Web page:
2023 World Cup

Kerr Considered Favorite To Succeed Popovich As Team USA Coach

Warriors head coach Steve Kerr has emerged as the frontrunner to replace Gregg Popovich as the head coach of Team USA, league sources tell Marc Stein of Substack. Popovich, the Spurs‘ head coach, is stepping down from his position with USA Basketball following his team’s gold medal victory at the Tokyo Olympics.

USA Basketball is undergoing some changes this year, with Grant Hill recently succeeding Jerry Colangelo as the managing director of the program. Naming a new head coach is the first major move that Hill will have to make as part of his new role. He said earlier this month that he hopes to finalize the decision before the start of the NBA regular season on October 19.

As Stein writes, Heat coach Erik Spoelstra is viewed as another strong candidate for Team USA’s head coaching position, but Kerr has more international experience, having served as an assistant to Popovich during the 2019 FIBA World Cup as well as the Tokyo Olympics. Spoelstra was involved in the lead-up to the Olympics as well, coaching the U.S. Select Team, but he wasn’t part of the group that traveled to Tokyo.

Kerr’s experience coaching several star players in Golden State and competing in five consecutive NBA Finals makes him a natural fit to manage Team USA’s star-studded rosters and to handle the pressure of international competitions. He also recently confirmed that he’d have interest in the job.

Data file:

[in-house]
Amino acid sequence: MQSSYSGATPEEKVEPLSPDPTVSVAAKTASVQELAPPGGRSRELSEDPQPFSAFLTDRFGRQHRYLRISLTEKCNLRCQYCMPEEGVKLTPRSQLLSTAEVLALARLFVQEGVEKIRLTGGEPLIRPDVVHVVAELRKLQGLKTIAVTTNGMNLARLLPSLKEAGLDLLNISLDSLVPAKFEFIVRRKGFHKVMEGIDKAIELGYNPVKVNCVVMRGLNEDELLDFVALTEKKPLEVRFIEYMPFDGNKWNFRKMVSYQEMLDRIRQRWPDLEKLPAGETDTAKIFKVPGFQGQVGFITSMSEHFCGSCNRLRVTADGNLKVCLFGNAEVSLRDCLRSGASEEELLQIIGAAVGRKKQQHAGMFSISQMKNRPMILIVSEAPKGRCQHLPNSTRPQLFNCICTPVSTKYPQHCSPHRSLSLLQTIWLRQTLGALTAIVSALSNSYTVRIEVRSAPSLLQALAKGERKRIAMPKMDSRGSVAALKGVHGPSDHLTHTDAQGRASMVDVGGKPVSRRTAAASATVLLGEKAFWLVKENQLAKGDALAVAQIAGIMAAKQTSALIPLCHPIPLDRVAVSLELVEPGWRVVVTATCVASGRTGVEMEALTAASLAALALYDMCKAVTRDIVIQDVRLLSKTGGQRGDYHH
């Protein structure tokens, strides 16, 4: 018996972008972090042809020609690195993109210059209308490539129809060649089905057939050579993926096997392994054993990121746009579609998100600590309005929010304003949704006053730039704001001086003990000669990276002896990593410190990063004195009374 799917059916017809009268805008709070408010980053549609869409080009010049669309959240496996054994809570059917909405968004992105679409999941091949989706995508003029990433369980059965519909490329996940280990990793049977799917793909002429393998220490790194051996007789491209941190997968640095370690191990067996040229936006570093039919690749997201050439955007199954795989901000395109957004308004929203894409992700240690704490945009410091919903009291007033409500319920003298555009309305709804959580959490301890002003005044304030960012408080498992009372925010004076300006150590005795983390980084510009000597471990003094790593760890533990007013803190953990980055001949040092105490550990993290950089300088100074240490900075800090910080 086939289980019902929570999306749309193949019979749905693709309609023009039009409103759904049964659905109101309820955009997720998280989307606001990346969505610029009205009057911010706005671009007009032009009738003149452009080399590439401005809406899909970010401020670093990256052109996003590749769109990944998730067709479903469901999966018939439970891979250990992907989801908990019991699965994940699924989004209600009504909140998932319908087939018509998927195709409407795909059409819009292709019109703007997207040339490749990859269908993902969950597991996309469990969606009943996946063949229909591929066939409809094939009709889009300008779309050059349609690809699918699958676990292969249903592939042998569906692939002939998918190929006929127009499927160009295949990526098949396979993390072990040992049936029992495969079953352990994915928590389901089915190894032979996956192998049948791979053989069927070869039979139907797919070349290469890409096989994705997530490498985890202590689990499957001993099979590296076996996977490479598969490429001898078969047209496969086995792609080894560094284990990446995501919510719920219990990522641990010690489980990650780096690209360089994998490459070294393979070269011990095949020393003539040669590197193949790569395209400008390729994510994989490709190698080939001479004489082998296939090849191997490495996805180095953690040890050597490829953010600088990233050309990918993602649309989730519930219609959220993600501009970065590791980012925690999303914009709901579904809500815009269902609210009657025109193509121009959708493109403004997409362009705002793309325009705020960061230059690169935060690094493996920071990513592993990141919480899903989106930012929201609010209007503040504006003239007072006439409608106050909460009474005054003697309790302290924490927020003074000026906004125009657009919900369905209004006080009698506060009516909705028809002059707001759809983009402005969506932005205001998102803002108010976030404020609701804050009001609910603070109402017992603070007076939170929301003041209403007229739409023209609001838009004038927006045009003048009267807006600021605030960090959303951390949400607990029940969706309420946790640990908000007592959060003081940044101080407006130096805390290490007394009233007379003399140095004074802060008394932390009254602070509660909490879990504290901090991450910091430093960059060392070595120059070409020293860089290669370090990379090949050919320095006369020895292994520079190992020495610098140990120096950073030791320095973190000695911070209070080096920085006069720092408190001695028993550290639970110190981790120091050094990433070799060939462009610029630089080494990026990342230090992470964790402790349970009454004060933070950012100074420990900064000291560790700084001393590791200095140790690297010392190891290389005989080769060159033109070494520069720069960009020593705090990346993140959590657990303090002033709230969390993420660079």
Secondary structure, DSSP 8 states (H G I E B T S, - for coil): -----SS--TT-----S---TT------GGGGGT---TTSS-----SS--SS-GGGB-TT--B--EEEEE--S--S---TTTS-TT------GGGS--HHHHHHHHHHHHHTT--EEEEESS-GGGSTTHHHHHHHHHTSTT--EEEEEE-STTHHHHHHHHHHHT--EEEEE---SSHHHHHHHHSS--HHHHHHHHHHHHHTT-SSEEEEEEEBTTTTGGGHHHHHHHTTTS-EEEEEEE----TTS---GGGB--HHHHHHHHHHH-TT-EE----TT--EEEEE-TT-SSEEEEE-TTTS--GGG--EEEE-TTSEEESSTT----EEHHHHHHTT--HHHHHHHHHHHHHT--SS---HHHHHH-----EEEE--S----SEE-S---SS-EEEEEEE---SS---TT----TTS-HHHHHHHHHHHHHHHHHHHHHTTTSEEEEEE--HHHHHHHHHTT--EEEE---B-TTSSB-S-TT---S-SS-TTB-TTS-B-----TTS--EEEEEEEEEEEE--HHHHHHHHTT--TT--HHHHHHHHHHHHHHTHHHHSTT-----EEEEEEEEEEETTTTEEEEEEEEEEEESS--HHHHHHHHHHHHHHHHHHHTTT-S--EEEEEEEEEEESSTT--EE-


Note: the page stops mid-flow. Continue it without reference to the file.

“Of course I’d be interested. I mean, who wouldn’t be? I’ll leave it at that,” Kerr told Tim Kawakami of The Athletic in August. “I have no idea how it will all transpire; there are a lot of great candidates out there. And if I were to be considered, that would be an honor.”

And-Ones: 2023 World Cup, Offseason Grades, M. Miller

The draw for the 2023 FIBA World Cup qualifiers took place on Tuesday. According to a press release from FIBA, Team USA’s qualifying group in the Americas event will include Puerto Rico, Mexico, and Cuba.

The 2023 World Cup will take place in the Philippines, Japan, and Indonesia two years from now, while the first qualifying matches will take place in November 2021. During the qualifiers for the 2019 World Cup, Team USA fielded a team made up of G League standouts, since those events overlapped with the NBA season. That roster made up of NBAGL vets put up a 10-2 record in qualifying games, so I’d expect a similar approach this time around.

Here are a few more odds and ends from around the basketball world: